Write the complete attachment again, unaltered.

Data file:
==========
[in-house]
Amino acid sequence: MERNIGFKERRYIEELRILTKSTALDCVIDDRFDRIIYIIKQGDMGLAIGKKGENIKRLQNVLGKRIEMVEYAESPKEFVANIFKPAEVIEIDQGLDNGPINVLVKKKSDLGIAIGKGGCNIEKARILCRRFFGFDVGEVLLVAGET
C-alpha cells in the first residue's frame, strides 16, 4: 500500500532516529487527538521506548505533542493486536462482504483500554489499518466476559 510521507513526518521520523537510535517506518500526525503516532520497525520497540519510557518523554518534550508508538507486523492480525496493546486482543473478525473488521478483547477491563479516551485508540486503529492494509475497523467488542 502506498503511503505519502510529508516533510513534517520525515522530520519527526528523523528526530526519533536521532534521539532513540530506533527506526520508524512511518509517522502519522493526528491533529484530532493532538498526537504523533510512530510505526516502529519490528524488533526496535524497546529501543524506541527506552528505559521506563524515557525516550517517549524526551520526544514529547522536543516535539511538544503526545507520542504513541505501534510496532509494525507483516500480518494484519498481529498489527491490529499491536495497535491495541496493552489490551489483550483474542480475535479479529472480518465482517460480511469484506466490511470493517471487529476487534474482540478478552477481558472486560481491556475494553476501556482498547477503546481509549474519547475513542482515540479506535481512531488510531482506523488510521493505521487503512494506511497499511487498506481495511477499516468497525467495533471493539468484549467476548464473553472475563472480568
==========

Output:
[in-house]
Amino acid sequence: MERNIGFKERRYIEELRILTKSTALDCVIDDRFDRIIYIIKQGDMGLAIGKKGENIKRLQNVLGKRIEMVEYAESPKEFVANIFKPAEVIEIDQGLDNGPINVLVKKKSDLGIAIGKGGCNIEKARILCRRFFGFDVGEVLLVAGET
C-alpha cells in the first residue's frame, strides 16, 4: 500500500532516529487527538521506548505533542493486536462482504483500554489499518466476559 510521507513526518521520523537510535517506518500526525503516532520497525520497540519510557518523554518534550508508538507486523492480525496493546486482543473478525473488521478483547477491563479516551485508540486503529492494509475497523467488542 502506498503511503505519502510529508516533510513534517520525515522530520519527526528523523528526530526519533536521532534521539532513540530506533527506526520508524512511518509517522502519522493526528491533529484530532493532538498526537504523533510512530510505526516502529519490528524488533526496535524497546529501543524506541527506552528505559521506563524515557525516550517517549524526551520526544514529547522536543516535539511538544503526545507520542504513541505501534510496532509494525507483516500480518494484519498481529498489527491490529499491536495497535491495541496493552489490551489483550483474542480475535479479529472480518465482517460480511469484506466490511470493517471487529476487534474482540478478552477481558472486560481491556475494553476501556482498547477503546481509549474519547475513542482515540479506535481512531488510531482506523488510521493505521487503512494506511497499511487498506481495511477499516468497525467495533471493539468484549467476548464473553472475563472480568